If you’re like most Canadians, taxes take a big bite out of your wallet every year. For many of us they’re our single largest expense. Fortunately there are a few ways to beat the taxman and keep more of your hard-earned money.

A happy couple throwing up financial papers as a sign of victory.

Depending on your life stage, here are a few strategies to reduce the tax you owe and maximize your return:

If you're a student or new graduate

Claim your moving expenses. If you moved to be closer to your college/university you can claim some of those costs such as plane tickets or vehicle costs, as well as incidental expenses like changing your driver's licence.

Claim your tuition. This will reduce the amount of tax you owe by a significant amount while you're in school and after you've graduated.

Claim the interest on your student loans. If you graduate with student loans you're able to claim the amount of interest you pay each year when filing your income taxes.

If you’re a single, working professional

Claim your RRSP contributions. The total contributions you made for the year can help reduce what you owe and may even help you to get a return. Staying on top of your RRSP contributions and maximizing your annual amount can save you a lot.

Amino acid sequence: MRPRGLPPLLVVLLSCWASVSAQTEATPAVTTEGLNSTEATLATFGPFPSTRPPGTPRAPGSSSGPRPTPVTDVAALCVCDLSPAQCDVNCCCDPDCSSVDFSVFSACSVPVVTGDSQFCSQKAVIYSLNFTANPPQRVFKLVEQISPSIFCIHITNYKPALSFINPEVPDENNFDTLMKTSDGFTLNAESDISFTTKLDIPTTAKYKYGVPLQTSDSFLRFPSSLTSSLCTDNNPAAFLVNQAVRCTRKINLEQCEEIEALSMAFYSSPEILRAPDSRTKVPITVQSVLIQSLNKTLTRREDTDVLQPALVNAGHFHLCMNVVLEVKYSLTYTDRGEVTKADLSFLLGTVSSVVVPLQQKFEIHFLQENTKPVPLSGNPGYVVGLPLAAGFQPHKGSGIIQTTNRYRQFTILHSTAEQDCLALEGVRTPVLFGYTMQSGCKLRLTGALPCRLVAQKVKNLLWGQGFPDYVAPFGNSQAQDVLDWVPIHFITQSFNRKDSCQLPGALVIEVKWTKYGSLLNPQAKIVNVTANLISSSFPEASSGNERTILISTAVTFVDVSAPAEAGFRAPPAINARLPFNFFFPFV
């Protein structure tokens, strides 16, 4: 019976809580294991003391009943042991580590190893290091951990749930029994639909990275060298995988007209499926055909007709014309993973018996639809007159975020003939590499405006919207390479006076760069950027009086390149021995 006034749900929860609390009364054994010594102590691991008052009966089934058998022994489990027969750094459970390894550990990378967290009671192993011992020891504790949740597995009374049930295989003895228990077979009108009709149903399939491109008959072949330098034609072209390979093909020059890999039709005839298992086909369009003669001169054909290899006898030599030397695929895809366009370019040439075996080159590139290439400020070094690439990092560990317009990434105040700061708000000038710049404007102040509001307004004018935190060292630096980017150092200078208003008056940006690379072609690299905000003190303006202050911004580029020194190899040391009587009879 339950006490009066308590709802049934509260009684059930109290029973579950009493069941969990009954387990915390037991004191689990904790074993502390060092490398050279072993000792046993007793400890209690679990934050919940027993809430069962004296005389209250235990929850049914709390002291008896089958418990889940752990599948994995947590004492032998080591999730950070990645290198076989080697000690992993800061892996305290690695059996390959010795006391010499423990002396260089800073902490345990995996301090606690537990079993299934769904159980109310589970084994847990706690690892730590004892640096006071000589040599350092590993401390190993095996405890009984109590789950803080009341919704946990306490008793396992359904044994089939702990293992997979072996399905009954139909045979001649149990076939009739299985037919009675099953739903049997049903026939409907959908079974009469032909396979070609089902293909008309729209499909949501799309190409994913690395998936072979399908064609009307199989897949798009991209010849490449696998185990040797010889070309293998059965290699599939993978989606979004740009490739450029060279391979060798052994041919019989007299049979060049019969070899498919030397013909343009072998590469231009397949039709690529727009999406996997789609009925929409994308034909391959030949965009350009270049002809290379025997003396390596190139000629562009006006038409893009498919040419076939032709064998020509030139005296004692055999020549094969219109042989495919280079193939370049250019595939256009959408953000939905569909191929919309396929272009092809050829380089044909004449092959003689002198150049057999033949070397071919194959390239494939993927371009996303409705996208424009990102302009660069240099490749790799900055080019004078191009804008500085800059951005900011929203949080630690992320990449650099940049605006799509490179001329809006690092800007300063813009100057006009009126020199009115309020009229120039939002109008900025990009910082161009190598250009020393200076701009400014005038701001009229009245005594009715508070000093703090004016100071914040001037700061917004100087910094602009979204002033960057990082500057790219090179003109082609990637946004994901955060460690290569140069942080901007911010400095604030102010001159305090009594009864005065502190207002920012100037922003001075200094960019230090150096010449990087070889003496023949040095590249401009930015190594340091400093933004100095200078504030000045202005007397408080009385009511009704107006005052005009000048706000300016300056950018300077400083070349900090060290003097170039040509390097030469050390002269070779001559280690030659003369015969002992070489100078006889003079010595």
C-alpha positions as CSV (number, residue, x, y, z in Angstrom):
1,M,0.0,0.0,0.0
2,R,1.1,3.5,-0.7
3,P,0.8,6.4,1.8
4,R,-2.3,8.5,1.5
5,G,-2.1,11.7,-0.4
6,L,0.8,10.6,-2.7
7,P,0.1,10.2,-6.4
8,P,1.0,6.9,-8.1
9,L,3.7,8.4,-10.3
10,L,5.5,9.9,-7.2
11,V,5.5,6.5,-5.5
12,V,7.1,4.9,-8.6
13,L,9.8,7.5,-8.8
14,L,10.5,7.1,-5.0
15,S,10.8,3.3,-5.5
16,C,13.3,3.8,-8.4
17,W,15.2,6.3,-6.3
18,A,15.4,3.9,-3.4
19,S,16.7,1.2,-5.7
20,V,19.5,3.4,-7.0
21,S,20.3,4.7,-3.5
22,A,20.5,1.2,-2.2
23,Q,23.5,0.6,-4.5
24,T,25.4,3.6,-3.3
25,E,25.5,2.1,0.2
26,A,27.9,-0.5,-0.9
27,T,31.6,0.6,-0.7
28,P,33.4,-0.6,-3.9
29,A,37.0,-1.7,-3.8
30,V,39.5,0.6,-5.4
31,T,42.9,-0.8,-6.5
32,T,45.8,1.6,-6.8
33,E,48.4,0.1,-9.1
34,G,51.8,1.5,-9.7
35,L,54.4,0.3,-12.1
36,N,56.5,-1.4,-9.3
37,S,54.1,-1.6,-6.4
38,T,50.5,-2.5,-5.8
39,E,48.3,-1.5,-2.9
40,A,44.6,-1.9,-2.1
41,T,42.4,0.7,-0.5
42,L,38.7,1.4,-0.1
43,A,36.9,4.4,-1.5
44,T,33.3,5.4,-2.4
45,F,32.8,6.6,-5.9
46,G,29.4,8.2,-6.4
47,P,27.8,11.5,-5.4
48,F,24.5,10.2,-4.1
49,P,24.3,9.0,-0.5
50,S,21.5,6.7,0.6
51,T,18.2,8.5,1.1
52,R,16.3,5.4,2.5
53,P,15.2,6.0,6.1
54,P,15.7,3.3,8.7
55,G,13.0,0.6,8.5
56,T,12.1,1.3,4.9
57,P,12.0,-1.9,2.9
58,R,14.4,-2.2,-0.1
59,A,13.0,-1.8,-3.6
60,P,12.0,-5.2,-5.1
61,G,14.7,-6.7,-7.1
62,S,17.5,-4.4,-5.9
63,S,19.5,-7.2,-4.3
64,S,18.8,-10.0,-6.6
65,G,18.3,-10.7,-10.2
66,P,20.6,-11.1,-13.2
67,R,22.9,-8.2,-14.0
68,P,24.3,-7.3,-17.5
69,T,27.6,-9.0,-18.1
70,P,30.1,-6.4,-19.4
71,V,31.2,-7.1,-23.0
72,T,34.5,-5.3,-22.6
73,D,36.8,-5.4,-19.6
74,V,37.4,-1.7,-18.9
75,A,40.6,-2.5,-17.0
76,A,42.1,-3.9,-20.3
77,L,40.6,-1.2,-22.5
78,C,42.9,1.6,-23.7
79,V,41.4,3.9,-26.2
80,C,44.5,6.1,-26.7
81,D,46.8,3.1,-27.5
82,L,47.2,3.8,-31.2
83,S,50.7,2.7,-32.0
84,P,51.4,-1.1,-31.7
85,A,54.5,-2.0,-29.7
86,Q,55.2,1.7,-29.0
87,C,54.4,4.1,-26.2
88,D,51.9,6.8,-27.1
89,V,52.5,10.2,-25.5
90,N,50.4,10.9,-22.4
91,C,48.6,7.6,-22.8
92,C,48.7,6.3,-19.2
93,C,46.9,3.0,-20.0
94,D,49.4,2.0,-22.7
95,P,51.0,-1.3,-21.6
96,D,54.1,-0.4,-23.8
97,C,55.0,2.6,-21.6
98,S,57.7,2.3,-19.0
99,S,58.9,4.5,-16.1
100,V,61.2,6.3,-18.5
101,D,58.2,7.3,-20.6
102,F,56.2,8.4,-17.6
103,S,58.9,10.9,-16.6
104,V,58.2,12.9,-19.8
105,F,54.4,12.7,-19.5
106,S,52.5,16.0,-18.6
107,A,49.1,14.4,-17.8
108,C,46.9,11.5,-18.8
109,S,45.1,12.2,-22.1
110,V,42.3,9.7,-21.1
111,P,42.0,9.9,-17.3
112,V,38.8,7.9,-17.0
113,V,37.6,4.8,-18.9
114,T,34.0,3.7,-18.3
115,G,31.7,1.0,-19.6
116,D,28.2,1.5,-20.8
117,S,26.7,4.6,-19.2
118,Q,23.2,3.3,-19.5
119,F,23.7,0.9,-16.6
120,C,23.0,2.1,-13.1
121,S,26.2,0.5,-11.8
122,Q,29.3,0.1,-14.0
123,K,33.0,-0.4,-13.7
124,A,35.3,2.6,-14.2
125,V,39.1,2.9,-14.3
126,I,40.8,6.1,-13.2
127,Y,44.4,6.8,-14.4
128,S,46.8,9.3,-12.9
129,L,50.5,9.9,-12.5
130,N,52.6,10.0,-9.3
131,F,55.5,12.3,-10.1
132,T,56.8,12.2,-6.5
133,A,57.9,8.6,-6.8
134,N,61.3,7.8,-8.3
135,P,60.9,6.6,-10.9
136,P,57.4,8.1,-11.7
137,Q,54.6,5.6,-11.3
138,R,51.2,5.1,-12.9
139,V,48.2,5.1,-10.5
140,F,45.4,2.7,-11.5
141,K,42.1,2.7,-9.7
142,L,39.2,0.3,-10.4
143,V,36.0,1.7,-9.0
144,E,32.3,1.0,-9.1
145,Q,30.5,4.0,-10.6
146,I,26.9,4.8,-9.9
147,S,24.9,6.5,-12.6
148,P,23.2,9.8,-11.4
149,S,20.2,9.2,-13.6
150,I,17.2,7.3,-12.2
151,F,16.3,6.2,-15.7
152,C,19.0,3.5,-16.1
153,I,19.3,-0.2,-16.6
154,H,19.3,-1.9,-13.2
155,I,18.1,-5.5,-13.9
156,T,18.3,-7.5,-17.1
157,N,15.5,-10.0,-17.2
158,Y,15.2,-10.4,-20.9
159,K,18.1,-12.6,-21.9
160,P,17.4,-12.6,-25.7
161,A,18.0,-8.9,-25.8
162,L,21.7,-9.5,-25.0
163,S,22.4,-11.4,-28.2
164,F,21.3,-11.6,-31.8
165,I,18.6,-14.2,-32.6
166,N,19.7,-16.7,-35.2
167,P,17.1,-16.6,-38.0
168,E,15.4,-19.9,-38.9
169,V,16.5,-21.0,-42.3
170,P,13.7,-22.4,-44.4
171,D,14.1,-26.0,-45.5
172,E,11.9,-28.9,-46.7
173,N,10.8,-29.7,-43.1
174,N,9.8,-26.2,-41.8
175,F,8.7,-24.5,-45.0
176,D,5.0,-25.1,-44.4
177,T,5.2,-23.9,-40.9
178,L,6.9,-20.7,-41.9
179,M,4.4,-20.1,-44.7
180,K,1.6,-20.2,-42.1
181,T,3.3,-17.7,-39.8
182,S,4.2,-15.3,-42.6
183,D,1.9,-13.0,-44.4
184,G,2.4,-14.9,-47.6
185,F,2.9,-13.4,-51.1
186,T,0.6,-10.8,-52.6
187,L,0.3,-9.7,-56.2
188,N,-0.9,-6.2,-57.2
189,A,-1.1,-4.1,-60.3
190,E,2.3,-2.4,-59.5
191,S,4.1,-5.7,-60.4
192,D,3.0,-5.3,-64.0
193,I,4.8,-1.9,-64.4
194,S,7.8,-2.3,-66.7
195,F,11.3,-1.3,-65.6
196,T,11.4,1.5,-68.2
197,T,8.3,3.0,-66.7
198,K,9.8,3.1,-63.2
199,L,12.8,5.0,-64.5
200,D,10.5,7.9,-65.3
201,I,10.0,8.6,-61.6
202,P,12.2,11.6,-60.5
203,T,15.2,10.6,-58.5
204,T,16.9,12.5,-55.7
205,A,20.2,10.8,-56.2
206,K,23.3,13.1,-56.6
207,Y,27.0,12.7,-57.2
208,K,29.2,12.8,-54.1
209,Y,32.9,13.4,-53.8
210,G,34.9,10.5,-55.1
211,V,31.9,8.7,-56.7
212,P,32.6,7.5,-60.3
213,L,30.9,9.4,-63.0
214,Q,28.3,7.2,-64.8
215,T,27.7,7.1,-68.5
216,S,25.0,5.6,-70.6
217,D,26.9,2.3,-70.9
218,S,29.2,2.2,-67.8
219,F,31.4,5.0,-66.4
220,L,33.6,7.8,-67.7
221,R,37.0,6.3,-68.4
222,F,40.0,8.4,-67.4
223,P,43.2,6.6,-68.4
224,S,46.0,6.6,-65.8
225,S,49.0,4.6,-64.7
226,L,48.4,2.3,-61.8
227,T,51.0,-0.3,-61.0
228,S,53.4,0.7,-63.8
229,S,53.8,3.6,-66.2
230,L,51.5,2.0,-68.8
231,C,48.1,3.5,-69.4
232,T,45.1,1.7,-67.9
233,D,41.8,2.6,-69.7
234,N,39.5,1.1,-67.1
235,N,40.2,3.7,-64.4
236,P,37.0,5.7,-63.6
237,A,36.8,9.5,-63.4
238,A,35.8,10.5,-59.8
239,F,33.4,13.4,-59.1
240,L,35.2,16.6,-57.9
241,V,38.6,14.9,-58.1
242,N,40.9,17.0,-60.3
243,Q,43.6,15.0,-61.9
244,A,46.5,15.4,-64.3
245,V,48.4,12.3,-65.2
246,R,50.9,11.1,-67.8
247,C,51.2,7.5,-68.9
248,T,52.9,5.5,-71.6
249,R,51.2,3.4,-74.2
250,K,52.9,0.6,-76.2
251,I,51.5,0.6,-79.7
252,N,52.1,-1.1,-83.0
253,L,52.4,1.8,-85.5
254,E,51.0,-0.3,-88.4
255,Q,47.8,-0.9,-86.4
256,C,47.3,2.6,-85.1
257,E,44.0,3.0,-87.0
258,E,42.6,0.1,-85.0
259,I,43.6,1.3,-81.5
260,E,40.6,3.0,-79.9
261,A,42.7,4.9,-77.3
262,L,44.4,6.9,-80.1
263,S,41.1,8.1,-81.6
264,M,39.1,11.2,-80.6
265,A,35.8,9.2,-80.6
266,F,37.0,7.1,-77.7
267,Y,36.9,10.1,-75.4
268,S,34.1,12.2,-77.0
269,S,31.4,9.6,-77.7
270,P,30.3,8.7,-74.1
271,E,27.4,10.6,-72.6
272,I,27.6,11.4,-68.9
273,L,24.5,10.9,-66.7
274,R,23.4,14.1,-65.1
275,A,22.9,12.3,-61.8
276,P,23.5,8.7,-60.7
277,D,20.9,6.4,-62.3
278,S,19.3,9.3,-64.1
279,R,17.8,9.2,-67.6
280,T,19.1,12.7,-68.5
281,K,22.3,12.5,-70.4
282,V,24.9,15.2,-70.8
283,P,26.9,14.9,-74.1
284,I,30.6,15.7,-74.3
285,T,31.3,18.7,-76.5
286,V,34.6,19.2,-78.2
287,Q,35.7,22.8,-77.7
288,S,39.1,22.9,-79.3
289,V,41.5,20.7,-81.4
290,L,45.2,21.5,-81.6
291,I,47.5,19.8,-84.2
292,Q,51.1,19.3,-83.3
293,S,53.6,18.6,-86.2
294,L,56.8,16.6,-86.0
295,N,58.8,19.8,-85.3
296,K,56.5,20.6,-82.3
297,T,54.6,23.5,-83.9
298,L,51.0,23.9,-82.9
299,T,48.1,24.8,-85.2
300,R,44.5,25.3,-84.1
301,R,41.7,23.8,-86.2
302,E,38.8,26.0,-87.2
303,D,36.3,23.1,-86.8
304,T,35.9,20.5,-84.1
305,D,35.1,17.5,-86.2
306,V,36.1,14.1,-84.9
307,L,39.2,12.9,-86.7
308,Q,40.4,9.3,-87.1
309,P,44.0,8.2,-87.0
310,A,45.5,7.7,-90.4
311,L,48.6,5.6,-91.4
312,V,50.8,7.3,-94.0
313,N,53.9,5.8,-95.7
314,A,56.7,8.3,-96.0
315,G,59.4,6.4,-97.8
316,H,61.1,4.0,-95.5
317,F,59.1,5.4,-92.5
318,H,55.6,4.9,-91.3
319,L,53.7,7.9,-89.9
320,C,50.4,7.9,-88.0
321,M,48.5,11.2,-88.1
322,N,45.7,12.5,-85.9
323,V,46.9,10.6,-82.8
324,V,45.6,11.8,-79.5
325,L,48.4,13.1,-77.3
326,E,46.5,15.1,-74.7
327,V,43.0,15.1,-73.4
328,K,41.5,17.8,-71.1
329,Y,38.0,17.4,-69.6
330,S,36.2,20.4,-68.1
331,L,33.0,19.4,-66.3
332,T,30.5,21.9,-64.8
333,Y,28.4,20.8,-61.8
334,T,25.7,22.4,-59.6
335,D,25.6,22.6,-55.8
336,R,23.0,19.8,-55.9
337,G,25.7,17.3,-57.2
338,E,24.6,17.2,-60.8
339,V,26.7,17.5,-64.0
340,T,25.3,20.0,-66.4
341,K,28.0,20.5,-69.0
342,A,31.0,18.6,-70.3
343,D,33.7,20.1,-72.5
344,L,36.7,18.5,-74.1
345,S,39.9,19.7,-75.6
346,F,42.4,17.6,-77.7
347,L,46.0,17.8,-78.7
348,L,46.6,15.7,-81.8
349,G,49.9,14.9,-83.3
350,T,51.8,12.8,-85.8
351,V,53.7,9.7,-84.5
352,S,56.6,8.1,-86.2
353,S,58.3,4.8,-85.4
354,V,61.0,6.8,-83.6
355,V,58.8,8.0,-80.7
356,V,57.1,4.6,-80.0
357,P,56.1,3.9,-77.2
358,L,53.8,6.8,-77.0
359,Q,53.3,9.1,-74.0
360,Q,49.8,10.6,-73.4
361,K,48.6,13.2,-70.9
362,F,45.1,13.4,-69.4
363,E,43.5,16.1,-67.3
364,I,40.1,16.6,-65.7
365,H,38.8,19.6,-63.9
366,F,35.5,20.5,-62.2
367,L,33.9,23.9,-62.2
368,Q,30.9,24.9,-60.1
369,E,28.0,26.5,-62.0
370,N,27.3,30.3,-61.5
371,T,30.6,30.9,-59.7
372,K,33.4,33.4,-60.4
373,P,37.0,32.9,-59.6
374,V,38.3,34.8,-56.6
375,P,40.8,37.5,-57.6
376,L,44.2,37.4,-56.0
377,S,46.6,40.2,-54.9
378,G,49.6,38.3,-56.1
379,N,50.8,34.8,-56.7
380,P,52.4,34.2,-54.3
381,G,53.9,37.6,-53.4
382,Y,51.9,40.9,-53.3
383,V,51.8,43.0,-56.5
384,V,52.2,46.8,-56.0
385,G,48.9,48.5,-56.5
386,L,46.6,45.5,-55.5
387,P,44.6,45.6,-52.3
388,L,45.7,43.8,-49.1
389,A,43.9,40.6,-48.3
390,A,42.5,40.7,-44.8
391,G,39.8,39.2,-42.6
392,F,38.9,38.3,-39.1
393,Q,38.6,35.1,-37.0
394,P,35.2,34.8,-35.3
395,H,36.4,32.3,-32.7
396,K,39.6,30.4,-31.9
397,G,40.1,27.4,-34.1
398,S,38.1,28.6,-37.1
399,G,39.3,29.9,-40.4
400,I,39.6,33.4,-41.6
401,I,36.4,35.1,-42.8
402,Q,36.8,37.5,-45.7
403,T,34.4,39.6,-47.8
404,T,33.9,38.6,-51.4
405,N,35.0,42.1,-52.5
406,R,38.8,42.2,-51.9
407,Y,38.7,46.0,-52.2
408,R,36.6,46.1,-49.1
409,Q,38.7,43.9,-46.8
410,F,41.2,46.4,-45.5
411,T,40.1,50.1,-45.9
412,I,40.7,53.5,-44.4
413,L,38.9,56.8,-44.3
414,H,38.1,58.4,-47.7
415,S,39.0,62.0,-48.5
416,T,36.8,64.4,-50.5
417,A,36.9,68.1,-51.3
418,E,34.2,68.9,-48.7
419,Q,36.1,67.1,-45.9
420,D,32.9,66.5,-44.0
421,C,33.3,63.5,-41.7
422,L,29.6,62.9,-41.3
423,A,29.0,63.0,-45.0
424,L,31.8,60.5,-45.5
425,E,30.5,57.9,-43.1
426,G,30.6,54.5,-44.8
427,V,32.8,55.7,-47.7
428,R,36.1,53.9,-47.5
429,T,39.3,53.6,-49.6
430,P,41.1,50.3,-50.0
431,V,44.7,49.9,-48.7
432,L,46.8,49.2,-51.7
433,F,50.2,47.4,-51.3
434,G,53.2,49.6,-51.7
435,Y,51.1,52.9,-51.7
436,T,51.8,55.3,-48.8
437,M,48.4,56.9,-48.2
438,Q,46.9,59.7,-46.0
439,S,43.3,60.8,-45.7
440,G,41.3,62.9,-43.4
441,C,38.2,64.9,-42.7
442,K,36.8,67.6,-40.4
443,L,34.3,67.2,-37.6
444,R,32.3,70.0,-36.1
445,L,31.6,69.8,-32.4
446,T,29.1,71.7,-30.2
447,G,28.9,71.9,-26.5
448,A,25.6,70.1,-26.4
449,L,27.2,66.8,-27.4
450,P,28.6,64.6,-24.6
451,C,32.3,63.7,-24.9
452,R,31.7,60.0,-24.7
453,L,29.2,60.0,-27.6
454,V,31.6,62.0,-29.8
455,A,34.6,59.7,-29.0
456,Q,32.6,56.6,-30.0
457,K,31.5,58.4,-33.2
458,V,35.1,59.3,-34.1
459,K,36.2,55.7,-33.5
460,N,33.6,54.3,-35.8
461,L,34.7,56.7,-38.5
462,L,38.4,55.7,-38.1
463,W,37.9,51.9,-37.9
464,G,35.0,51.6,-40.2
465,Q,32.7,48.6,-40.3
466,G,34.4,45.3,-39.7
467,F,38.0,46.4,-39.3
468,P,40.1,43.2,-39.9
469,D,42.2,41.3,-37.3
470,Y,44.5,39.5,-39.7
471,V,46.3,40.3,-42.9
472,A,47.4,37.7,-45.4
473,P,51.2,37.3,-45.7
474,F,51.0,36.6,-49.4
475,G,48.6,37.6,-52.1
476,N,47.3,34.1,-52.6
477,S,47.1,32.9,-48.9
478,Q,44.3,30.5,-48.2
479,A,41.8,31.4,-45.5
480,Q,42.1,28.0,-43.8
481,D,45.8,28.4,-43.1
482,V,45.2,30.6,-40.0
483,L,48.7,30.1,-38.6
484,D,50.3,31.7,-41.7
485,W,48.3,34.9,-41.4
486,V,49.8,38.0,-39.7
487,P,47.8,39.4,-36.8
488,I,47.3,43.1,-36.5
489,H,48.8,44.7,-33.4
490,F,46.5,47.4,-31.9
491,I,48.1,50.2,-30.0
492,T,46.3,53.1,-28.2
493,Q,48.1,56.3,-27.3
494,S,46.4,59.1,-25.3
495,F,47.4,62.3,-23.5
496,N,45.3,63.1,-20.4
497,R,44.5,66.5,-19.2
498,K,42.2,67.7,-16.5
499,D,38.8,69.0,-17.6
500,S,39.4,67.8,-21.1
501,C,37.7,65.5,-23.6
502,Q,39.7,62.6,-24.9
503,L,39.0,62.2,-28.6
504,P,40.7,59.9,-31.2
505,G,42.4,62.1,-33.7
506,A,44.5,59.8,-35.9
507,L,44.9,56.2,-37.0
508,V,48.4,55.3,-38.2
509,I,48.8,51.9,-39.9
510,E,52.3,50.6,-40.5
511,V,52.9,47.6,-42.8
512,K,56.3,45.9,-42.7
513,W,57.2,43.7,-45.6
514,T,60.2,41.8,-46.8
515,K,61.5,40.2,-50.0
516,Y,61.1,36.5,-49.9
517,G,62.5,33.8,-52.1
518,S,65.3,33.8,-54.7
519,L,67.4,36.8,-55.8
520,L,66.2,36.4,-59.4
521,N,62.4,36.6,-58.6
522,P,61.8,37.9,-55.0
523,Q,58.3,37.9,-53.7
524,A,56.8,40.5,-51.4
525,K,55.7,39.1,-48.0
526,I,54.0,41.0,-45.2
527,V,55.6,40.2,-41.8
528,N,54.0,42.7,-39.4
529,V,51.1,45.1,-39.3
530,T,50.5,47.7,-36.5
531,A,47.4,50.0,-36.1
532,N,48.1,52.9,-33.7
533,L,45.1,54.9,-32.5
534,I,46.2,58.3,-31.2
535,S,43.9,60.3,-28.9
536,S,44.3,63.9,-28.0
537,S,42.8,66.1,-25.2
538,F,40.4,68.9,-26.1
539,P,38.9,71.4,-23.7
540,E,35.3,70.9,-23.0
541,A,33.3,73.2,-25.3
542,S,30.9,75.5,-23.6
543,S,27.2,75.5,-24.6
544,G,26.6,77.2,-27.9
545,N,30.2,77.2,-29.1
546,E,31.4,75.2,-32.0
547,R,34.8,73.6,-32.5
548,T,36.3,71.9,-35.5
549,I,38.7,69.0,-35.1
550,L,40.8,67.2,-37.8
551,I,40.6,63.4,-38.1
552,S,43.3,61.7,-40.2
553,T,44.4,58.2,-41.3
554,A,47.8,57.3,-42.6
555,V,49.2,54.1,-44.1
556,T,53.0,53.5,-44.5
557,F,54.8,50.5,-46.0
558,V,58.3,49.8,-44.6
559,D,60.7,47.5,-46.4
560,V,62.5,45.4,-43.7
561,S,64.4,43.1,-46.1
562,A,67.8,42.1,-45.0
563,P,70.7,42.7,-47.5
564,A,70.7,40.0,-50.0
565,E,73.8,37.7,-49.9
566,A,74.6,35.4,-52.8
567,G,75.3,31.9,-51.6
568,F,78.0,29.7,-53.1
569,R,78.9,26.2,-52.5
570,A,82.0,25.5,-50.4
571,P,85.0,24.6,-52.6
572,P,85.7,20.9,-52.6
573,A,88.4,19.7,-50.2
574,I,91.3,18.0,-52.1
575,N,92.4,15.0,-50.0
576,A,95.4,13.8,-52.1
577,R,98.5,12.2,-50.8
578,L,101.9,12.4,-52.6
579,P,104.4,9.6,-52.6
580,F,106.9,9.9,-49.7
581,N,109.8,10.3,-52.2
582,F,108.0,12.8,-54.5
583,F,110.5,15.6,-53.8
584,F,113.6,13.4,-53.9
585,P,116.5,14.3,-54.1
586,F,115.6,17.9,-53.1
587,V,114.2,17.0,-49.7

Claim your professional or union dues. If your job requires you to belong to a union or pay dues to a professional board you can claim these expenses.

If you're self-employed or have a side hustle

Claim every eligible business expense. If you work from home or use personal resources to operate your business (internet, mobile phone, vehicle, etc.) you can claim the costs on your tax return. If you're not sure what's eligible, the government has a list.

If you're common-law or married

Split your pension income. Transfer up to 50% of qualifying pension earnings to a lower income earning spouse or common-law partner. The money you transfer will be taxed at their lower income tax rate.

Claim your charitable donations. Money that you've donated to charities and non-profit organizations can provide a small amount of tax savings and you have five years from the time of the donation to claim it.

If you have kids

Claim your child care expenses. If you pay for a spot in a daycare centre, or for a caregiver such as a nanny or dayhome operator, keep your receipts and deduct this cost from your income tax.

Claim the Canada Education Savings Grant. Make RESP contributions to save for your child's education and the government will contribute an additional 20% on the first $2,500 you save per year.

There you have it, savvy strategies that will help you hang on to more of your money. Note: common side-effects of beating the taxman include an increase in joy while completing your taxes and a smaller chance of procrastination.